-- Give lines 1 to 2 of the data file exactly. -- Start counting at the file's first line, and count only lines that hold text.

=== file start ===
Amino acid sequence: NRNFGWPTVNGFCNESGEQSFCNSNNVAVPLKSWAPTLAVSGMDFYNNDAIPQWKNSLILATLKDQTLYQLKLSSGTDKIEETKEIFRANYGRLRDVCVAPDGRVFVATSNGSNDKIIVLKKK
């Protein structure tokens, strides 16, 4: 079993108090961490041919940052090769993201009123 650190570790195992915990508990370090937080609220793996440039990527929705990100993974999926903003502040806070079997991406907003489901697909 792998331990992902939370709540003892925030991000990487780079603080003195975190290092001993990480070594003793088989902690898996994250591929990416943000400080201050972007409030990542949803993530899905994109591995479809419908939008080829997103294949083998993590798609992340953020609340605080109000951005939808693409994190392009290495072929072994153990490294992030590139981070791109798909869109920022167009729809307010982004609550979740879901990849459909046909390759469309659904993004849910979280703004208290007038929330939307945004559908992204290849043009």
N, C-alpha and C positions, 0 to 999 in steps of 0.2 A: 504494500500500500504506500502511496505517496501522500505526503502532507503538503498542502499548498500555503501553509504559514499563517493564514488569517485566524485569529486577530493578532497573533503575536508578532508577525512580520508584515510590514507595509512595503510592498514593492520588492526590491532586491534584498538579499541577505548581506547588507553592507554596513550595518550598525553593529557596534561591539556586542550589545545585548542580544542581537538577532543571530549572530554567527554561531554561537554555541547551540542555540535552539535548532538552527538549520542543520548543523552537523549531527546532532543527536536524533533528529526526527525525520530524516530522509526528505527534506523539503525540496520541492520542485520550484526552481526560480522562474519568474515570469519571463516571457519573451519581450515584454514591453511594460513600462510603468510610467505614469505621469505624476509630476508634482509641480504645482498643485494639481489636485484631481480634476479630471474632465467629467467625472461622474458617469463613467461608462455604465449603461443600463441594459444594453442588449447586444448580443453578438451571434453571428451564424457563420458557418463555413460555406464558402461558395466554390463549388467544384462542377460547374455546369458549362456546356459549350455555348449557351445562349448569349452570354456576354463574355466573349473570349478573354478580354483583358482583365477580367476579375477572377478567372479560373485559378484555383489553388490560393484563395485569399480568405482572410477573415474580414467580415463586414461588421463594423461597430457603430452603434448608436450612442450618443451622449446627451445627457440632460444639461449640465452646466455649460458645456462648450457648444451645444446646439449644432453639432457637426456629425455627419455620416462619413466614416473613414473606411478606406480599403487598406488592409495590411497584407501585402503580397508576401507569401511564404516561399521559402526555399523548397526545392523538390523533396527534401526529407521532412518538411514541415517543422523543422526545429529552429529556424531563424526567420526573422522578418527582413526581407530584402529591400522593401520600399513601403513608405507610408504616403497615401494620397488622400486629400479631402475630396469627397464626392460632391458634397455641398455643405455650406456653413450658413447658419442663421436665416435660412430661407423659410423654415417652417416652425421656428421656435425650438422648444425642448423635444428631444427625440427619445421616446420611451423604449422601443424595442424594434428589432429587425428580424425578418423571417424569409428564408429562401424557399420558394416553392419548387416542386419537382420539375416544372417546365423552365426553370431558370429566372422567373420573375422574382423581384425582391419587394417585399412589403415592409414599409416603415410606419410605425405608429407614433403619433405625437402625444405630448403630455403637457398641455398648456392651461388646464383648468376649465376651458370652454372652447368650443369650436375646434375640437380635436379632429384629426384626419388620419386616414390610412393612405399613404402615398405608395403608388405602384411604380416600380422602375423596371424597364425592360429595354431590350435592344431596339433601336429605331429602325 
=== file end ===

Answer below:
Amino acid sequence: NRNFGWPTVNGFCNESGEQSFCNSNNVAVPLKSWAPTLAVSGMDFYNNDAIPQWKNSLILATLKDQTLYQLKLSSGTDKIEETKEIFRANYGRLRDVCVAPDGRVFVATSNGSNDKIIVLKKK
């Protein structure tokens, strides 16, 4: 079993108090961490041919940052090769993201009123 650190570790195992915990508990370090937080609220793996440039990527929705990100993974999926903003502040806070079997991406907003489901697909 792998331990992902939370709540003892925030991000990487780079603080003195975190290092001993990480070594003793088989902690898996994250591929990416943000400080201050972007409030990542949803993530899905994109591995479809419908939008080829997103294949083998993590798609992340953020609340605080109000951005939808693409994190392009290495072929072994153990490294992030590139981070791109798909869109920022167009729809307010982004609550979740879901990849459909046909390759469309659904993004849910979280703004208290007038929330939307945004559908992204290849043009």